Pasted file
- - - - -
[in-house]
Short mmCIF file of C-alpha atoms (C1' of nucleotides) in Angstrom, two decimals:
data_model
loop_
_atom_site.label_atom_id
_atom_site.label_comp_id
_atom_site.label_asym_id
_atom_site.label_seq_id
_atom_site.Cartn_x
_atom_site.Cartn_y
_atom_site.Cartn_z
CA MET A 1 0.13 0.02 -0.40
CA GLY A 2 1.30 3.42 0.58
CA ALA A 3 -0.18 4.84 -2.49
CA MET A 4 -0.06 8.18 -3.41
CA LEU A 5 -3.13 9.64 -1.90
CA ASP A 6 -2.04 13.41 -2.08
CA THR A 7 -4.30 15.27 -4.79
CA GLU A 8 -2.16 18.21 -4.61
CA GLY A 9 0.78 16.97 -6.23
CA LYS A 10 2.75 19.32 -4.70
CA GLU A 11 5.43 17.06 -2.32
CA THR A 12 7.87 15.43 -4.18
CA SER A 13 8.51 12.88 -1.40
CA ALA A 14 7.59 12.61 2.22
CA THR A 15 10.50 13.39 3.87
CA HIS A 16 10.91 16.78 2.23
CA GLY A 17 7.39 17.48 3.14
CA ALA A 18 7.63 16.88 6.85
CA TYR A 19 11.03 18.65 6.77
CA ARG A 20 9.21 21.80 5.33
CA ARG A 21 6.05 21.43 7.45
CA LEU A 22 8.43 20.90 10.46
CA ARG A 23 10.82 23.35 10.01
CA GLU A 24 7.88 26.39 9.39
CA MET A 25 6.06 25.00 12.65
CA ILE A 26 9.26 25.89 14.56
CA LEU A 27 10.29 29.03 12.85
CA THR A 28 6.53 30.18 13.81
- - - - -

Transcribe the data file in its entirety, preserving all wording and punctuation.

[in-house]
Short mmCIF file of C-alpha atoms (C1' of nucleotides) in Angstrom, two decimals:
data_model
loop_
_atom_site.label_atom_id
_atom_site.label_comp_id
_atom_site.label_asym_id
_atom_site.label_seq_id
_atom_site.Cartn_x
_atom_site.Cartn_y
_atom_site.Cartn_z
CA MET A 1 0.13 0.02 -0.40
CA GLY A 2 1.30 3.42 0.58
CA ALA A 3 -0.18 4.84 -2.49
CA MET A 4 -0.06 8.18 -3.41
CA LEU A 5 -3.13 9.64 -1.90
CA ASP A 6 -2.04 13.41 -2.08
CA THR A 7 -4.30 15.27 -4.79
CA GLU A 8 -2.16 18.21 -4.61
CA GLY A 9 0.78 16.97 -6.23
CA LYS A 10 2.75 19.32 -4.70
CA GLU A 11 5.43 17.06 -2.32
CA THR A 12 7.87 15.43 -4.18
CA SER A 13 8.51 12.88 -1.40
CA ALA A 14 7.59 12.61 2.22
CA THR A 15 10.50 13.39 3.87
CA HIS A 16 10.91 16.78 2.23
CA GLY A 17 7.39 17.48 3.14
CA ALA A 18 7.63 16.88 6.85
CA TYR A 19 11.03 18.65 6.77
CA ARG A 20 9.21 21.80 5.33
CA ARG A 21 6.05 21.43 7.45
CA LEU A 22 8.43 20.90 10.46
CA ARG A 23 10.82 23.35 10.01
CA GLU A 24 7.88 26.39 9.39
CA MET A 25 6.06 25.00 12.65
CA ILE A 26 9.26 25.89 14.56
CA LEU A 27 10.29 29.03 12.85
CA THR A 28 6.53 30.18 13.81